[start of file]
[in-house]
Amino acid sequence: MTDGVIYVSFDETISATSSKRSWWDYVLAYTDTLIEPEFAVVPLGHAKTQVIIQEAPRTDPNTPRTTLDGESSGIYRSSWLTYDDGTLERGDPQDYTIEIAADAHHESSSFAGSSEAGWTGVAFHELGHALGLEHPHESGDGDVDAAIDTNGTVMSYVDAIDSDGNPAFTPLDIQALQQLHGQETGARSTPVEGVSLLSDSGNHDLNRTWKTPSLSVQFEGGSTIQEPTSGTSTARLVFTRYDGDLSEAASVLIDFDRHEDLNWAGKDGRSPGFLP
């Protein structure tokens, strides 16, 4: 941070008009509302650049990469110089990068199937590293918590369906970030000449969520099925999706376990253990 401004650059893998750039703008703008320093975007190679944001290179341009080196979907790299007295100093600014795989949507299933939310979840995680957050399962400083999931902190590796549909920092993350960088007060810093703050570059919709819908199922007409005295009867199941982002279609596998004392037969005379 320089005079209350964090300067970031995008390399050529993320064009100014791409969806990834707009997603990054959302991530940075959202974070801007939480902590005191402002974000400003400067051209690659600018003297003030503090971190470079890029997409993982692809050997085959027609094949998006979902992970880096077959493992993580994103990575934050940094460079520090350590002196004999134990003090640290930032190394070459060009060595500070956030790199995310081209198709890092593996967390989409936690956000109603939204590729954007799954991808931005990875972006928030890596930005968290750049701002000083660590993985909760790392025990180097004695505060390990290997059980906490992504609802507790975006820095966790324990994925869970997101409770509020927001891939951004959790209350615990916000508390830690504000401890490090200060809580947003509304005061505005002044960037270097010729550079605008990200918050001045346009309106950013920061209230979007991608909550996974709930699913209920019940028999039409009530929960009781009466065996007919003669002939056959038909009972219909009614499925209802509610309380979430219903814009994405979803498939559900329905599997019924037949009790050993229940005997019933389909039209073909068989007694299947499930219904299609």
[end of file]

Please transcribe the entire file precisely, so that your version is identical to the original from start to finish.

[in-house]
Amino acid sequence: MTDGVIYVSFDETISATSSKRSWWDYVLAYTDTLIEPEFAVVPLGHAKTQVIIQEAPRTDPNTPRTTLDGESSGIYRSSWLTYDDGTLERGDPQDYTIEIAADAHHESSSFAGSSEAGWTGVAFHELGHALGLEHPHESGDGDVDAAIDTNGTVMSYVDAIDSDGNPAFTPLDIQALQQLHGQETGARSTPVEGVSLLSDSGNHDLNRTWKTPSLSVQFEGGSTIQEPTSGTSTARLVFTRYDGDLSEAASVLIDFDRHEDLNWAGKDGRSPGFLP
């Protein structure tokens, strides 16, 4: 941070008009509302650049990469110089990068199937590293918590369906970030000449969520099925999706376990253990 401004650059893998750039703008703008320093975007190679944001290179341009080196979907790299007295100093600014795989949507299933939310979840995680957050399962400083999931902190590796549909920092993350960088007060810093703050570059919709819908199922007409005295009867199941982002279609596998004392037969005379 320089005079209350964090300067970031995008390399050529993320064009100014791409969806990834707009997603990054959302991530940075959202974070801007939480902590005191402002974000400003400067051209690659600018003297003030503090971190470079890029997409993982692809050997085959027609094949998006979902992970880096077959493992993580994103990575934050940094460079520090350590002196004999134990003090640290930032190394070459060009060595500070956030790199995310081209198709890092593996967390989409936690956000109603939204590729954007799954991808931005990875972006928030890596930005968290750049701002000083660590993985909760790392025990180097004695505060390990290997059980906490992504609802507790975006820095966790324990994925869970997101409770509020927001891939951004959790209350615990916000508390830690504000401890490090200060809580947003509304005061505005002044960037270097010729550079605008990200918050001045346009309106950013920061209230979007991608909550996974709930699913209920019940028999039409009530929960009781009466065996007919003669002939056959038909009972219909009614499925209802509610309380979430219903814009994405979803498939559900329905599997019924037949009790050993229940005997019933389909039209073909068989007694299947499930219904299609």